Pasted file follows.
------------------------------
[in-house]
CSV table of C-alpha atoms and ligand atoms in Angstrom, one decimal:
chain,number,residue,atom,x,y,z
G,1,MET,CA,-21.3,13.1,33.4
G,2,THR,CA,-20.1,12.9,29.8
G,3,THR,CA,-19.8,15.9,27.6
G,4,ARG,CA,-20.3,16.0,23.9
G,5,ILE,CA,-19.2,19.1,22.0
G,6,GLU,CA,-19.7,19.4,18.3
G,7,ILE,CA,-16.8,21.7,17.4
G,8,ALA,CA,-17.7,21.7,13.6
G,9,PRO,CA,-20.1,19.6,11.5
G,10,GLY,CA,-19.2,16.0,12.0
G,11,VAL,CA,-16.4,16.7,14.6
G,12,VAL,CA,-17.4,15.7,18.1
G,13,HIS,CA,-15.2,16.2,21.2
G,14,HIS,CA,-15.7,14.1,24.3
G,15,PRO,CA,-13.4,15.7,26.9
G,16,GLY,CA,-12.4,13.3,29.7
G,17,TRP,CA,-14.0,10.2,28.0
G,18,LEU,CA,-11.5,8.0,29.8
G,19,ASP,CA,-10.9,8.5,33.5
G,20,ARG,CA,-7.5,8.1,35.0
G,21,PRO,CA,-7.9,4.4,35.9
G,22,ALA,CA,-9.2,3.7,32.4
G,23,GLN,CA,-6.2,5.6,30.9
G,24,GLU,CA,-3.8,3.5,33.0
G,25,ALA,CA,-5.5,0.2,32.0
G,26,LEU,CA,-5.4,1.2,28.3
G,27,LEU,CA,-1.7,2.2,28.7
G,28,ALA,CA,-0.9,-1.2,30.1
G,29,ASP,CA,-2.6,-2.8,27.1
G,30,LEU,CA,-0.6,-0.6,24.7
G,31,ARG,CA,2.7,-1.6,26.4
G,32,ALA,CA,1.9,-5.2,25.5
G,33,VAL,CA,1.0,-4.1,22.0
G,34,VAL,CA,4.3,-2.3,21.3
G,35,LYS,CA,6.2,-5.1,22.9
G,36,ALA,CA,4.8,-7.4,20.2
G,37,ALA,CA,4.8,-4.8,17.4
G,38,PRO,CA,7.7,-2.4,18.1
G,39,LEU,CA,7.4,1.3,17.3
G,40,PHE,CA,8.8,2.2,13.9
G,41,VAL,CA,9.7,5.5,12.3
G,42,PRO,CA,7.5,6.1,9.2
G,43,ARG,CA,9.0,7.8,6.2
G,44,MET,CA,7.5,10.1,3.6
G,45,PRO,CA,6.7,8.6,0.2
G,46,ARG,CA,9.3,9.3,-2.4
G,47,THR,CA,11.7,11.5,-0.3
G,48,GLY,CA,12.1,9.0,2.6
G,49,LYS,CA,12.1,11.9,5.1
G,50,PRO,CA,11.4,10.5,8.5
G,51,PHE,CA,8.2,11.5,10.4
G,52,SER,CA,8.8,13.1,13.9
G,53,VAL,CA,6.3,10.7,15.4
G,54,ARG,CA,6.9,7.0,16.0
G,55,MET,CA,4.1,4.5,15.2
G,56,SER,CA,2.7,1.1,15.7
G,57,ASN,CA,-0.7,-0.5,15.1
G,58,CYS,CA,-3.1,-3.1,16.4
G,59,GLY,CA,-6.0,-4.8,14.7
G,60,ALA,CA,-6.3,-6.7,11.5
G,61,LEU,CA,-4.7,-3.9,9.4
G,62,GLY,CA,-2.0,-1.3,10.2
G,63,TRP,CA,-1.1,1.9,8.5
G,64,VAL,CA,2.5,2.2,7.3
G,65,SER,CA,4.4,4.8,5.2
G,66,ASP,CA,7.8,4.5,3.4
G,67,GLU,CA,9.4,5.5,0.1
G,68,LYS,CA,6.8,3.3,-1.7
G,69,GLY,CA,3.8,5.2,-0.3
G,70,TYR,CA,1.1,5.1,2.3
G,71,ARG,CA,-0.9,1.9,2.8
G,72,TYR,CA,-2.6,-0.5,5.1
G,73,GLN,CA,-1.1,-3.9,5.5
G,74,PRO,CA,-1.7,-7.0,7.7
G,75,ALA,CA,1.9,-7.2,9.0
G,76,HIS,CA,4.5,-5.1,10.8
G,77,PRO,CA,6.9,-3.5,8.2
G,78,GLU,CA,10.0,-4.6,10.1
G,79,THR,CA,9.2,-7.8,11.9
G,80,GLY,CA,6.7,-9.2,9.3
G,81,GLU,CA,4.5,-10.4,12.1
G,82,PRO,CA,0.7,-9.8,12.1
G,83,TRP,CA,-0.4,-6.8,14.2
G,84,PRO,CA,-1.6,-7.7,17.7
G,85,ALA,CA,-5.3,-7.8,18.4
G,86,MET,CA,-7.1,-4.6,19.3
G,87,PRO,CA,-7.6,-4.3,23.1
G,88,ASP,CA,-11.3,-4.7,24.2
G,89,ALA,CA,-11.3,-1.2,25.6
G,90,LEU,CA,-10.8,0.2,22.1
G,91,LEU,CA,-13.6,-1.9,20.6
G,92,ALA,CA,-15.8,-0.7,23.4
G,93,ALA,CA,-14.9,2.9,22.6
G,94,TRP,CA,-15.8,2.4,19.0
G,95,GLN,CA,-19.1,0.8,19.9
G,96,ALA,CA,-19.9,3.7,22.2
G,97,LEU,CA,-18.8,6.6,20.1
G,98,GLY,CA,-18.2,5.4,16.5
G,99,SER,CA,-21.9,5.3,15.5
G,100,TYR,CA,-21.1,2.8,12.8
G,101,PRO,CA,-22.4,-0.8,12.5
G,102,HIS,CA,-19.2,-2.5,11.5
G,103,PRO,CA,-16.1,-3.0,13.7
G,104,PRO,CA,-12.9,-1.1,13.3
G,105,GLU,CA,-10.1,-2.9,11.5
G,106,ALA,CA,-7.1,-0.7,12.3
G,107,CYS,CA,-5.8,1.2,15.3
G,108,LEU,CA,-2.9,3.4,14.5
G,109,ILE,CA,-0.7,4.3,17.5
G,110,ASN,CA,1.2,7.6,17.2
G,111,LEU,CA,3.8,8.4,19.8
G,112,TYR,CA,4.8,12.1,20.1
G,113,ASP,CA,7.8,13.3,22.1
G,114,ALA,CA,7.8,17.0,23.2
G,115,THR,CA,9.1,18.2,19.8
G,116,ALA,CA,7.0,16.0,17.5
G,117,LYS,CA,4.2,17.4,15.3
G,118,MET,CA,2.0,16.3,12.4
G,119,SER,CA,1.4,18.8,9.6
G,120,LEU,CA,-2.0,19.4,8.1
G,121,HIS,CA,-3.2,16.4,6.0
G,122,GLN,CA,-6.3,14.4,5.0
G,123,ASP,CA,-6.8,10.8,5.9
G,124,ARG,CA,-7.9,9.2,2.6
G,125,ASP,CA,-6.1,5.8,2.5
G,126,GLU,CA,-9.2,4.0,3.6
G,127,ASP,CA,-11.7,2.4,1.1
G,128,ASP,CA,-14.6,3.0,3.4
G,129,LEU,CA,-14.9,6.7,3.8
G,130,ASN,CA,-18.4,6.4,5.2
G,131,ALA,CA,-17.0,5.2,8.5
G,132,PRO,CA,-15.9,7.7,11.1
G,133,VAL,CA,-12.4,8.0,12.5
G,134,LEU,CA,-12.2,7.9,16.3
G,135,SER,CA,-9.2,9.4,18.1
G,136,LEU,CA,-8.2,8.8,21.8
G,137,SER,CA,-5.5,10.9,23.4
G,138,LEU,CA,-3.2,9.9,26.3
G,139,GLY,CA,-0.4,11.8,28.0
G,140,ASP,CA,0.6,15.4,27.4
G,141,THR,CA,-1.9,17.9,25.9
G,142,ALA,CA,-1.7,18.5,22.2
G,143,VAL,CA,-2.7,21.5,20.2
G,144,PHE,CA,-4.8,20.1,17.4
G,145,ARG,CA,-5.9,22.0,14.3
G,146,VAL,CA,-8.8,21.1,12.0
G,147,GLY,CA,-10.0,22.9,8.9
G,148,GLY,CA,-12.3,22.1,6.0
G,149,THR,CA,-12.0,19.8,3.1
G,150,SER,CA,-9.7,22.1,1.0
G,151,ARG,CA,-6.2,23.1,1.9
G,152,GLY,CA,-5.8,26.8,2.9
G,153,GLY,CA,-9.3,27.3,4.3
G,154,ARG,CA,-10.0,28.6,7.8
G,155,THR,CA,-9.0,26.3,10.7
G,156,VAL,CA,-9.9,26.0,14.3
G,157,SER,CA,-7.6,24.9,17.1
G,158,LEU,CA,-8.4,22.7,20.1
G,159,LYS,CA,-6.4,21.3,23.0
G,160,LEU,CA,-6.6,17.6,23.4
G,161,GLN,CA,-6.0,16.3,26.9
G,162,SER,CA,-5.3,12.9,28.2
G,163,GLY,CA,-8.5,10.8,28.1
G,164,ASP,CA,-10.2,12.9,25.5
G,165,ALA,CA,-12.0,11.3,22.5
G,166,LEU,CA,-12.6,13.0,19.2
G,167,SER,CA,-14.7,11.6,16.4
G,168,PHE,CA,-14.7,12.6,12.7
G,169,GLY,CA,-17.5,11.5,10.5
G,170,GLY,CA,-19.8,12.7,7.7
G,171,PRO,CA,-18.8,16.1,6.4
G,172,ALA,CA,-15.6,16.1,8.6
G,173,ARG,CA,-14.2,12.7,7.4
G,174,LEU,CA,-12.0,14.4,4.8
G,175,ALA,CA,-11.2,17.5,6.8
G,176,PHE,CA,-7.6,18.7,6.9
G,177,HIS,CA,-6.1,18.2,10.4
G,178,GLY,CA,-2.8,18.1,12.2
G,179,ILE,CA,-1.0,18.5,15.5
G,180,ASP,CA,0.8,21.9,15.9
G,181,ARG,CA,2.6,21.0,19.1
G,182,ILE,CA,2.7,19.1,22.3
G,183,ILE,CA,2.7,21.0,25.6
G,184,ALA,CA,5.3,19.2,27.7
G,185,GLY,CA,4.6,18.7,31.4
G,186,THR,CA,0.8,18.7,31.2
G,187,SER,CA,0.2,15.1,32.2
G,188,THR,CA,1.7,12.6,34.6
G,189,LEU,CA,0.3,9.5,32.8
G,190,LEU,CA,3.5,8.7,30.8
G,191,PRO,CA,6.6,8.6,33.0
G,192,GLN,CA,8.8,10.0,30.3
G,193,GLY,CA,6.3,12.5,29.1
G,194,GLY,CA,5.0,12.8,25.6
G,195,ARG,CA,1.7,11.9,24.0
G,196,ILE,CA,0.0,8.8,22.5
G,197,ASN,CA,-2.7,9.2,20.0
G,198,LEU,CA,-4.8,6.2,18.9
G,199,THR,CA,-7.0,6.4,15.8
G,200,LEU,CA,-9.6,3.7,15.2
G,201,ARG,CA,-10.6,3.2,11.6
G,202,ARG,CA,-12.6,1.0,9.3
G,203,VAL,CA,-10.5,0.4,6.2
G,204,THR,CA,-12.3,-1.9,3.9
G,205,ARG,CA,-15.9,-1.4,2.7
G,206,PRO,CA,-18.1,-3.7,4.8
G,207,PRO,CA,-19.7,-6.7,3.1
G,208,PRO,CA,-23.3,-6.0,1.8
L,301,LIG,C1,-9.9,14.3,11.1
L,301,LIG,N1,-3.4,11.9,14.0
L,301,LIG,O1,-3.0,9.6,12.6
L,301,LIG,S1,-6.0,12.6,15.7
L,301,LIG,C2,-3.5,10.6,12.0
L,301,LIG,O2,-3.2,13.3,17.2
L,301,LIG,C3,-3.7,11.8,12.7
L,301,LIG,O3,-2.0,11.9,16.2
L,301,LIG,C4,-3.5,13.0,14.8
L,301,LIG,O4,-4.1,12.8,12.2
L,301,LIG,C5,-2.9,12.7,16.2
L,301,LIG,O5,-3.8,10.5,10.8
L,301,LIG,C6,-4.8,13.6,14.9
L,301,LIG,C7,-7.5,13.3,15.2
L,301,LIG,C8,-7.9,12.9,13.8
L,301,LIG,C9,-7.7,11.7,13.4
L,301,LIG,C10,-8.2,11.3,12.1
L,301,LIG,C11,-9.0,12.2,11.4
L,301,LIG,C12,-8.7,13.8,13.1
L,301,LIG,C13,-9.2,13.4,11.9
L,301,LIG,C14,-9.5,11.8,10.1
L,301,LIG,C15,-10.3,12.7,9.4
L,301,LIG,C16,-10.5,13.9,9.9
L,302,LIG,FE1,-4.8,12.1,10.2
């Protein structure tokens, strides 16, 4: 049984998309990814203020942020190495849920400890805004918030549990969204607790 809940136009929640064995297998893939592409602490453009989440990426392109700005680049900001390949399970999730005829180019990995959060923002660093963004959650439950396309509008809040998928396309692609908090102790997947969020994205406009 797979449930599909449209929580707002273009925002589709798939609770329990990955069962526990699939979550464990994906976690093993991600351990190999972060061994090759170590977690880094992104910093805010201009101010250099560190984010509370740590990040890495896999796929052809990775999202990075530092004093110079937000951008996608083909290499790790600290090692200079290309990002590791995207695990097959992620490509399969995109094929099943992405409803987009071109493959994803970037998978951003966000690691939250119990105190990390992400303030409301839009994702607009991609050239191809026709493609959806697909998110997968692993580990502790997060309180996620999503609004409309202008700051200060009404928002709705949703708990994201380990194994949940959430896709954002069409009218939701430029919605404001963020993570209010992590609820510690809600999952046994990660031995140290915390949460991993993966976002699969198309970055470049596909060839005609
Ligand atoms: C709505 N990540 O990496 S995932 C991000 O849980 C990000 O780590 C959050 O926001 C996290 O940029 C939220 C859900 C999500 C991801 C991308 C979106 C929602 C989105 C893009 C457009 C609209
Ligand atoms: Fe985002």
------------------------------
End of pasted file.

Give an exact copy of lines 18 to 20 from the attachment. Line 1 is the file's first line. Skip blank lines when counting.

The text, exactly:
G,15,PRO,CA,-13.4,15.7,26.9
G,16,GLY,CA,-12.4,13.3,29.7
G,17,TRP,CA,-14.0,10.2,28.0